Since the beginning of the film, we realise that the child’s occasional voice-over is more than just a storytelling device mirroring the novel’s first-person narration. Jonah, in fact, keeps a journal where he writes and draws not just the way his life unfolds but most importantly his own special way of seeing the world. Every night, after his brothers fall asleep, Jonah sneaks out and crawls under the bed they all share and pulls out his journal from a tear in the worn-out mattress. He turns a flashlight on and lets his imagination flow free on those pages.

The drawings beautifully come to life courtesy of Mark Samsonovich’s stunning stylised animation, but this is a narrative tool devised by the filmmakers. In the novel, the journal has no drawings and its existence is only revealed in the climactic final section. It’s a fine example of what the fascinating process of screen adaptation is all about and how two different mediums demand different choices in order to achieve their own distinct narrative goals. Obviously, that’s not the only difference between the film and the book, albeit a major one, but any other modification makes perfect cinematic sense.

Sheila Vand on the set of We the Animals

I’d highly recommend picking up the semi-autobiographical novel after watching the film, not just to discover the promising talent of author Justin Torres but also to appreciate the same story on a new level and unearth a whole other set of layers that work wonders on the page but have been altered to tell the story visually. The talented author has mentioned how “We The Animals contains all the hard facts of his life but the incidents of the book are invention. He wanted to write about a childhood similar to his own and the slow, gradual process of individuation, of coming into your own.”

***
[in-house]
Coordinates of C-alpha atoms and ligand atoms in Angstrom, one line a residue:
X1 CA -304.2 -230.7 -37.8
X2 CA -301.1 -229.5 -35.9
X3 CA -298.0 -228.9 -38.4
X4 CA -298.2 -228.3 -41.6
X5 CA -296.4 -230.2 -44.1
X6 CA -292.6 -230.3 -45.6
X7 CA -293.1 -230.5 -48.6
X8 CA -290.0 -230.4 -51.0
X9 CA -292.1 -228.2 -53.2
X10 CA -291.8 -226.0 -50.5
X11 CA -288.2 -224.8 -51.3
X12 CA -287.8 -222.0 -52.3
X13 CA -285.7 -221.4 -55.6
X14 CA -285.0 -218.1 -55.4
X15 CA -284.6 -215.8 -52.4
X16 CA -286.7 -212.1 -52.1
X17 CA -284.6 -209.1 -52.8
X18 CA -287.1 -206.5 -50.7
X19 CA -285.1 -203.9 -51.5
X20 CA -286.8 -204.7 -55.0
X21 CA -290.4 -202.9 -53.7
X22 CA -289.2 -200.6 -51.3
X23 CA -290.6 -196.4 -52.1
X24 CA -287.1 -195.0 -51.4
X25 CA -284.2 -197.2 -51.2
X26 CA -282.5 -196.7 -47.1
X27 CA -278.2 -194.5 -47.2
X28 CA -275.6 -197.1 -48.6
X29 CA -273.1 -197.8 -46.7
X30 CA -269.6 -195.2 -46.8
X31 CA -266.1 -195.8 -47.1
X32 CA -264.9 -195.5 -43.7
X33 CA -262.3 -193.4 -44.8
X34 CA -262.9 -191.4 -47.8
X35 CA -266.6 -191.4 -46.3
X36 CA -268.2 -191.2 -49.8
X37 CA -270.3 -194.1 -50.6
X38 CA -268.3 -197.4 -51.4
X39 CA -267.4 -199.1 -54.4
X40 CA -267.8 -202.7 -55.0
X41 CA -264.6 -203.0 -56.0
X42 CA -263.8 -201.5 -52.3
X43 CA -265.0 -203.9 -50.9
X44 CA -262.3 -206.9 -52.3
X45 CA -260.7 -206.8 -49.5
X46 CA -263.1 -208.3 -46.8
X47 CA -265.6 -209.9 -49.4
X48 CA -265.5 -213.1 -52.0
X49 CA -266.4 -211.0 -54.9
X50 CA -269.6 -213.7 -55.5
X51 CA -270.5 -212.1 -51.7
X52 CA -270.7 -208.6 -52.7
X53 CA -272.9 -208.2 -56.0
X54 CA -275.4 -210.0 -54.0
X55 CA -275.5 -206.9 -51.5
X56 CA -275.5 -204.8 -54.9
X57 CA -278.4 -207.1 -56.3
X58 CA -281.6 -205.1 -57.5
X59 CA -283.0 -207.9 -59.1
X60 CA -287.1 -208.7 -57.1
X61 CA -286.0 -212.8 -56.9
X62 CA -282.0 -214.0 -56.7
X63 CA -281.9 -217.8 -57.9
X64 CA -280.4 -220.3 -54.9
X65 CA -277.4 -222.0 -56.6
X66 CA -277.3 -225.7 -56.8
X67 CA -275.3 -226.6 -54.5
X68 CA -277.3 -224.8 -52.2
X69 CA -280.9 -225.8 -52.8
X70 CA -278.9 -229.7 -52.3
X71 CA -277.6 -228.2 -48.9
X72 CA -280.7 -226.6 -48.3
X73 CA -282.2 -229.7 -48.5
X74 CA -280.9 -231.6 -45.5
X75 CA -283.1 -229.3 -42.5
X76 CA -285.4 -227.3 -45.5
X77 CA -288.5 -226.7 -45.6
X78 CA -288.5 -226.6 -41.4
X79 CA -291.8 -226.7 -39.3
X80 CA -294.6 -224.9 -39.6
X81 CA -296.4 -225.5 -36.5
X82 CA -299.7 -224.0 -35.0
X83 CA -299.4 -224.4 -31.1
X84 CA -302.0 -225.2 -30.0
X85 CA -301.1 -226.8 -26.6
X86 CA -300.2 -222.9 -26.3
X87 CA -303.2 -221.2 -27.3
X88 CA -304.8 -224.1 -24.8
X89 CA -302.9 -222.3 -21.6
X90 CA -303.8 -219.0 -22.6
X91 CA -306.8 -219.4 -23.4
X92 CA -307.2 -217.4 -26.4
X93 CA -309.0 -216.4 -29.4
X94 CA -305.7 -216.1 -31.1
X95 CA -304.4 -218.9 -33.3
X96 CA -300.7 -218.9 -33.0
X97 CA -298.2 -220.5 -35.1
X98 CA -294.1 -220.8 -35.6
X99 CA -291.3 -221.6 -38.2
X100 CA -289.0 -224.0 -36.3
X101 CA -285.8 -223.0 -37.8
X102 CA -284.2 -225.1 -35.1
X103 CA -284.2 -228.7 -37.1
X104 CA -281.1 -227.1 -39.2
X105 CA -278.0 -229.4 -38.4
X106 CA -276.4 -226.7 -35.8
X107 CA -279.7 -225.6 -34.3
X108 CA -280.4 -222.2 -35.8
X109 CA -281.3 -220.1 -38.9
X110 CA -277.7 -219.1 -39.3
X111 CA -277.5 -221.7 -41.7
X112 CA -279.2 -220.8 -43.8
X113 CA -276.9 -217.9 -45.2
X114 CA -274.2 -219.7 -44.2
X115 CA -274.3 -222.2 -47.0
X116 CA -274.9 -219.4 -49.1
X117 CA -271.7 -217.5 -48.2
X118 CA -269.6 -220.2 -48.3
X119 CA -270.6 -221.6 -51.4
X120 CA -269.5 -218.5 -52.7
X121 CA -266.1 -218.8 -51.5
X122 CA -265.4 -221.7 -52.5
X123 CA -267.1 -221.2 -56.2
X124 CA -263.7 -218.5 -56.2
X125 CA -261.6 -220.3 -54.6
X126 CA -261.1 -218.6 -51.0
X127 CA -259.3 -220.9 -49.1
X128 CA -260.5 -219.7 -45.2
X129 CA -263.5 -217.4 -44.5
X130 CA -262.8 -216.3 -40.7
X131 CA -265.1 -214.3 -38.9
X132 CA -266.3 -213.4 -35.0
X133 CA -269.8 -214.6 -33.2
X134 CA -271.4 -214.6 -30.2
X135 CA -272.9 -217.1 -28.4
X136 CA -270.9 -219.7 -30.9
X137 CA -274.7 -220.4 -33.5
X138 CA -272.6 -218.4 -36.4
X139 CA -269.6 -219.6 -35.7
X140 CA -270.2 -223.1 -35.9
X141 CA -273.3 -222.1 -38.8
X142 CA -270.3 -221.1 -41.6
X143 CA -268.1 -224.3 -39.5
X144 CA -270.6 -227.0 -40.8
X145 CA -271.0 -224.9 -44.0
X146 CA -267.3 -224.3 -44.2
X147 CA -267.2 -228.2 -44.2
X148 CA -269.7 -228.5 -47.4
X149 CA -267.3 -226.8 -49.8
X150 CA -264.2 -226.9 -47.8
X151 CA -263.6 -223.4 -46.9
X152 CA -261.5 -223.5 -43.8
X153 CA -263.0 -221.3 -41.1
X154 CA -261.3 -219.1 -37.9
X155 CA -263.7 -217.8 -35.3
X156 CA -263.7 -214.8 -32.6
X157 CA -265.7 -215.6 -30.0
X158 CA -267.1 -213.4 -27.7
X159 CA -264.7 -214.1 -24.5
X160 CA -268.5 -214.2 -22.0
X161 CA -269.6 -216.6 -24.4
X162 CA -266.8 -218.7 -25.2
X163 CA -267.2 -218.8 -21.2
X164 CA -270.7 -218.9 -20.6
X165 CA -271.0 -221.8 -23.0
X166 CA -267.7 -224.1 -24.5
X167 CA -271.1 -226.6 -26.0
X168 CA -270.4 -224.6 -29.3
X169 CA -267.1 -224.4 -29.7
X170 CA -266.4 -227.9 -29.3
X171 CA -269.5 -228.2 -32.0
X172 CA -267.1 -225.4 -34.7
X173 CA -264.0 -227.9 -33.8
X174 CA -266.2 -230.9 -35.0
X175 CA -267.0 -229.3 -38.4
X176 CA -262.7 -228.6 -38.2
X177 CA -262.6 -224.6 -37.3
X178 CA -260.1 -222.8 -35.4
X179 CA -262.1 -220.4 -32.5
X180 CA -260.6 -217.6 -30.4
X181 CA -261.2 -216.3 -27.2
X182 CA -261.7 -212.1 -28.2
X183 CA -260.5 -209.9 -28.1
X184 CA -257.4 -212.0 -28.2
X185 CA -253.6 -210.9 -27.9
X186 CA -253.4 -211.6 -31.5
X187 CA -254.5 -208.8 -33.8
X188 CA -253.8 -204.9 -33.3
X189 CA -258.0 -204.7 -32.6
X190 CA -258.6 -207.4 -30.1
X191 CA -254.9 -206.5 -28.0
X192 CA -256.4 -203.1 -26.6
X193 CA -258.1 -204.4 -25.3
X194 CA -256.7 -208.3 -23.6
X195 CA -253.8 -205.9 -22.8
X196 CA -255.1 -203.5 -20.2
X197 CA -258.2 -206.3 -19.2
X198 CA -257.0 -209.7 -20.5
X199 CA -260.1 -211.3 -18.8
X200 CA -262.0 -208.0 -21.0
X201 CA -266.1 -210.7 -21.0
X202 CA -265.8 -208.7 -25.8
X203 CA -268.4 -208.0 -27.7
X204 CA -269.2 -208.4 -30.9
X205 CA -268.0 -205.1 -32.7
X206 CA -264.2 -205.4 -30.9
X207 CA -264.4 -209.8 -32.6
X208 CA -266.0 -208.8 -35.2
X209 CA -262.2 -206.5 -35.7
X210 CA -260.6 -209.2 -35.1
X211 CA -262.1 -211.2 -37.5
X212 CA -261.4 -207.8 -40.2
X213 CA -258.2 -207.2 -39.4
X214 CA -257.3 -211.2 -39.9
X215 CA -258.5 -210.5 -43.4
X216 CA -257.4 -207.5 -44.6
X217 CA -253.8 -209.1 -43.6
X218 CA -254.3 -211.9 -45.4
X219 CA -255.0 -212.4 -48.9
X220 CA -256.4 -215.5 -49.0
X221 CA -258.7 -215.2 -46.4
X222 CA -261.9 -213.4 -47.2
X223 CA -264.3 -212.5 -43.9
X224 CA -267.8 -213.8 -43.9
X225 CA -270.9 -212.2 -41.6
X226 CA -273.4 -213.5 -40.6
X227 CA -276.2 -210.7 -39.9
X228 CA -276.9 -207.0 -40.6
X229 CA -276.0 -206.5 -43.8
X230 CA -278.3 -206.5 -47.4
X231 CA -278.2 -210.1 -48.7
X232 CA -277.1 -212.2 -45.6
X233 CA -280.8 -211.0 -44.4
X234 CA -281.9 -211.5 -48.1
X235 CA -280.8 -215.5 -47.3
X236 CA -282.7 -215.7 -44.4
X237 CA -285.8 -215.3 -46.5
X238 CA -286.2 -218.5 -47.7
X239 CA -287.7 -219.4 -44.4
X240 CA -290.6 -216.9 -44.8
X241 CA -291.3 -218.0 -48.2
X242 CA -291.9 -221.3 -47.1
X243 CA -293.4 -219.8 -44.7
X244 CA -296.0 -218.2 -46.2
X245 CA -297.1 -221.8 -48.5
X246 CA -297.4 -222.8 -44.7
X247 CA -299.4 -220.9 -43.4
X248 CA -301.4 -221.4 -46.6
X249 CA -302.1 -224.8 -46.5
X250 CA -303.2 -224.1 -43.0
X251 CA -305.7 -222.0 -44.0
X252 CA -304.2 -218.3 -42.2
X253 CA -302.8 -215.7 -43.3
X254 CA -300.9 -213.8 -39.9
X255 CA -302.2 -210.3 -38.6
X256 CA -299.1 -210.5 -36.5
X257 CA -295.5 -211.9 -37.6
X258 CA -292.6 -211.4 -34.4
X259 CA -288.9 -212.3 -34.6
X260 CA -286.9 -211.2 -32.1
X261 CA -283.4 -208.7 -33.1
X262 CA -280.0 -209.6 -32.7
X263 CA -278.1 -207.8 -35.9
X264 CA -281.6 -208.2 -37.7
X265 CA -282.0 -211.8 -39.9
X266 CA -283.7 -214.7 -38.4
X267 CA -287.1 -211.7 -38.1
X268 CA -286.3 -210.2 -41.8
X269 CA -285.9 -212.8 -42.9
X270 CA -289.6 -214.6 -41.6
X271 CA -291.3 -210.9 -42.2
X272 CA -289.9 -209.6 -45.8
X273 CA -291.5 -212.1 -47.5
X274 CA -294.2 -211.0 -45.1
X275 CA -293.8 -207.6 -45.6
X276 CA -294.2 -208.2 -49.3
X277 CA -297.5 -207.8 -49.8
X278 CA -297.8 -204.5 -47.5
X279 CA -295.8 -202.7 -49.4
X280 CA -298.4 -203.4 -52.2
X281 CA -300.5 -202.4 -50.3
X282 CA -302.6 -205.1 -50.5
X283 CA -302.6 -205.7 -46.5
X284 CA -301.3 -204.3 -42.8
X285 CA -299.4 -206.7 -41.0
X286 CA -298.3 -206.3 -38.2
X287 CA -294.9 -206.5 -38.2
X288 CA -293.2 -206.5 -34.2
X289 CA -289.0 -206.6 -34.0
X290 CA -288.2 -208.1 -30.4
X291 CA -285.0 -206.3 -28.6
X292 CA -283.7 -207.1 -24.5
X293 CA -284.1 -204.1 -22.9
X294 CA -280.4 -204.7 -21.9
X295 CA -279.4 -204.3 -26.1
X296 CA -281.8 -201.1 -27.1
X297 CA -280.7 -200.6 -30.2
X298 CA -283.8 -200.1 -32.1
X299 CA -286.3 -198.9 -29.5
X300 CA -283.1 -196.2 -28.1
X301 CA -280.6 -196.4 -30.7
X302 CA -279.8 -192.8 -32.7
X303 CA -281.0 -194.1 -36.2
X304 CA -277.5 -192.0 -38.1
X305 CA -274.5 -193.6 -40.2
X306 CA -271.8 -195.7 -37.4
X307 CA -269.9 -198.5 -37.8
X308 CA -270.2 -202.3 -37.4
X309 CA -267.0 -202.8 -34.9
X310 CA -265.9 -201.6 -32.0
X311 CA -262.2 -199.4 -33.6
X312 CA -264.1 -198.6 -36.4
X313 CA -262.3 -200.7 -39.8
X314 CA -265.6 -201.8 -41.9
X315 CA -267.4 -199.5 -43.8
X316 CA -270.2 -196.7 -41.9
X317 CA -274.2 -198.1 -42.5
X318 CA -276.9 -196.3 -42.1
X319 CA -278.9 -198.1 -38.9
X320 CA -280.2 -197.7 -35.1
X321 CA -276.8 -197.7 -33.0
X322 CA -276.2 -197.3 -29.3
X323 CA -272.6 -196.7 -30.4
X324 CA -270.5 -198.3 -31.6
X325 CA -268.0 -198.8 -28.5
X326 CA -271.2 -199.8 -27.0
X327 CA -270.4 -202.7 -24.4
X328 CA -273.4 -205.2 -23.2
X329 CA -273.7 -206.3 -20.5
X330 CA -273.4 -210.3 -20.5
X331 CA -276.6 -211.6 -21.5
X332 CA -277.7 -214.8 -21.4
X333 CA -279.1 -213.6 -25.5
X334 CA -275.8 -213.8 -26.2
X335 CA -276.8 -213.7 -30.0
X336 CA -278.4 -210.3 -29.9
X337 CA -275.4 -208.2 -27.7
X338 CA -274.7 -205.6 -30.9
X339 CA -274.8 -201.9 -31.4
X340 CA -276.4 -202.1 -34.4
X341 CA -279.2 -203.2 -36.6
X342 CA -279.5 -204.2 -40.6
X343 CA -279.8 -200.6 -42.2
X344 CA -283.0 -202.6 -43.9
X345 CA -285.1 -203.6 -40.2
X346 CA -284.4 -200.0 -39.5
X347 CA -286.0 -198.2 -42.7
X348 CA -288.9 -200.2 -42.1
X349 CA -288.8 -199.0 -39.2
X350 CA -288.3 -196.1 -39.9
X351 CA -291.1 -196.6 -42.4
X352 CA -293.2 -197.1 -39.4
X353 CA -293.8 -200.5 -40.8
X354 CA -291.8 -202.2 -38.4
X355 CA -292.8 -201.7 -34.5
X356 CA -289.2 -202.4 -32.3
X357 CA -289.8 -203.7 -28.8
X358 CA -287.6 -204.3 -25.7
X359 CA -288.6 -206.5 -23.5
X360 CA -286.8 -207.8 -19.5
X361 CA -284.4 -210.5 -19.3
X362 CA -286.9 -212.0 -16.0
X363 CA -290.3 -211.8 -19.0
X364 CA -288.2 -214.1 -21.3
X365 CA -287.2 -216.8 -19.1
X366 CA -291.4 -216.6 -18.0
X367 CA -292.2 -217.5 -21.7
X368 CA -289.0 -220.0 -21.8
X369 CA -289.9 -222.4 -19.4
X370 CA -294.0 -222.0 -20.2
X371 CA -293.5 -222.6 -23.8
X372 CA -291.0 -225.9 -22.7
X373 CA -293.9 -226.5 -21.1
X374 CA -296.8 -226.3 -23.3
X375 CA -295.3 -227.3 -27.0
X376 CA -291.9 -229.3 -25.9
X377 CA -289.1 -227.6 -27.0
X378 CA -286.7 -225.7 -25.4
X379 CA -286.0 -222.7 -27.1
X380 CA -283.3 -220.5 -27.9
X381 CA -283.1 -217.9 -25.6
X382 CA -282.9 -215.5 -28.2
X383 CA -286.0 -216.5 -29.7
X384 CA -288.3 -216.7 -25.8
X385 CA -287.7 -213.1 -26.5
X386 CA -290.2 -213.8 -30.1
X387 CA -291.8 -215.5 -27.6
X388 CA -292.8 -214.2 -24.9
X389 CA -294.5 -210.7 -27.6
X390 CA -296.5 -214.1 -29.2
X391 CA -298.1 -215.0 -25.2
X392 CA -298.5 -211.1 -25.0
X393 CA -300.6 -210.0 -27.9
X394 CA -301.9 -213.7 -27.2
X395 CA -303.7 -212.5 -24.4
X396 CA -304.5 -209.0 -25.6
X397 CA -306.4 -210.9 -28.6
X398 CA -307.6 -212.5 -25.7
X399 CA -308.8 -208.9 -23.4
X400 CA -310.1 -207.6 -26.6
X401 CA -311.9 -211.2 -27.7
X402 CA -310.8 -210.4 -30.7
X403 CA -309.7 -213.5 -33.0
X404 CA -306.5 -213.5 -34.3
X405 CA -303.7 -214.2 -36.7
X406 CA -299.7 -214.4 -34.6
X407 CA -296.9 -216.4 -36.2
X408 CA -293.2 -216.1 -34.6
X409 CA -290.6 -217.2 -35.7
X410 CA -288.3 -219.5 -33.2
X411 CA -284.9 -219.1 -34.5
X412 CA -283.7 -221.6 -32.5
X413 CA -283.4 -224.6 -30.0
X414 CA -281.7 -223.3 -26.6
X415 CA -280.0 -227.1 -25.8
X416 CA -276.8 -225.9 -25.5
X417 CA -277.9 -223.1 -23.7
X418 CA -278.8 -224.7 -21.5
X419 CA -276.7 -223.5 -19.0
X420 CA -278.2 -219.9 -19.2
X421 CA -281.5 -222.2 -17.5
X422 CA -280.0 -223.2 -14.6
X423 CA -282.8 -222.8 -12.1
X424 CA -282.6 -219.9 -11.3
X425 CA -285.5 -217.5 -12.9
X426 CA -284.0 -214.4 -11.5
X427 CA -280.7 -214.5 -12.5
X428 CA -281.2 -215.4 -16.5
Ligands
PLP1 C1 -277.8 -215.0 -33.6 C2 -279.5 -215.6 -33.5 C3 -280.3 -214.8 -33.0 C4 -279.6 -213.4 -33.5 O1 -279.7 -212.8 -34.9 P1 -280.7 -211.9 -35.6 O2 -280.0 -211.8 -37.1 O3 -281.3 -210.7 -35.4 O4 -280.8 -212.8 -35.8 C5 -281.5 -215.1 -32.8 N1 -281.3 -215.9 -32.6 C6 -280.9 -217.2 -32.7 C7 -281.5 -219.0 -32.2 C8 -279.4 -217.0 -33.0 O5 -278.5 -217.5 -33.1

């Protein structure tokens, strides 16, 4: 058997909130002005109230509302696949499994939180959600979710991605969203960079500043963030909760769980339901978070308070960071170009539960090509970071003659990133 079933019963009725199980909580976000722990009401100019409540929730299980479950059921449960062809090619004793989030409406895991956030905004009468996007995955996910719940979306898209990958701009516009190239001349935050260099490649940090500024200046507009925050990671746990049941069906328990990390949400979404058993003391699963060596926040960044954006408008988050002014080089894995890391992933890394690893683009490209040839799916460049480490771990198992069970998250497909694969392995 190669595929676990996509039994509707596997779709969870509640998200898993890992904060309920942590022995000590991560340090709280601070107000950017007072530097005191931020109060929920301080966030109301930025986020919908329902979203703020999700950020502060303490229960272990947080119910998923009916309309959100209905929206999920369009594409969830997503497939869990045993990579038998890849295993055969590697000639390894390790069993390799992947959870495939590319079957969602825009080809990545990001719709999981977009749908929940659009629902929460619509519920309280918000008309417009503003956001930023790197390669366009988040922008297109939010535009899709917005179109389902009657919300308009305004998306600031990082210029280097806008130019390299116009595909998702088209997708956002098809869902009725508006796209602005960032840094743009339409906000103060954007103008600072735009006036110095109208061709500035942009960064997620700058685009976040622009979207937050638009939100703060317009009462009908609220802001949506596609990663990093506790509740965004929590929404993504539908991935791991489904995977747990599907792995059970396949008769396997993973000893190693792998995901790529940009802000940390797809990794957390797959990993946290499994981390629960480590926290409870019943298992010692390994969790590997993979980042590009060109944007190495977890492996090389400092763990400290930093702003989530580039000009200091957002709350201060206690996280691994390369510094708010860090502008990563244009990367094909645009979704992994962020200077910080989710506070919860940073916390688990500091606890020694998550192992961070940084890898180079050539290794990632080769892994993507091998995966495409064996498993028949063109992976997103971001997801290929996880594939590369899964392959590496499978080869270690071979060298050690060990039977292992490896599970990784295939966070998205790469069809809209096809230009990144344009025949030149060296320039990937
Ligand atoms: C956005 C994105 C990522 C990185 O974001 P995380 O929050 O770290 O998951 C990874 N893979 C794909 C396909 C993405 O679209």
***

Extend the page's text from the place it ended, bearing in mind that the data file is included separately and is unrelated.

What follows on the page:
Zagar has accomplished the arduous task of distilling the essence of Torres’ economic and poetic prose into beautiful images. He has captured naturalistic performances from his cast of unprofessional young actors as well as the seasoned adult thespians. Raúl Castillo of HBO’s Looking fame, is one of the most versatile and nuanced talents working today and he brilliantly portrays Pa’s mix of charm, immaturity and vulnerability. Sheila Vand (A Girl Walks Home Alone At Night) is equally raw and authentic as Ma and her love/hate relationship with Castillo is believable from their first interaction.

Raúl Castillo and Evan Rosado on the set of We the Animals

But this, more than anything, is Jonah’s story and young Evan Rosado shows great promise by effortlessly embodying both innocence and precociousness, the two intense facets of Jonah’s delicate sensibility and wild imagination. When the brothers befriend an older kid in their poor neighbourhood and the teenager invites them over to show them a VHS of porn, the way Jonah looks at the boy tells everything we need to understand about our protagonist. Rosado masters that subtlety throughout the film, building up towards the intensely emotional finale.

We The Animals is one of those rare films able to give a queer story a universal flavour, where the setting feels real and the events unfold organically, framing life moments that many of us – gay, straight or whatever else – will relate to and identify with. Especially the realisation that no matter how much we love our family, we’re meant to spread our wings and fly away to find out who we really are and stay true to that.

We The Animals is in selected UK cinemas and on Demand now.

Find your closest screening here.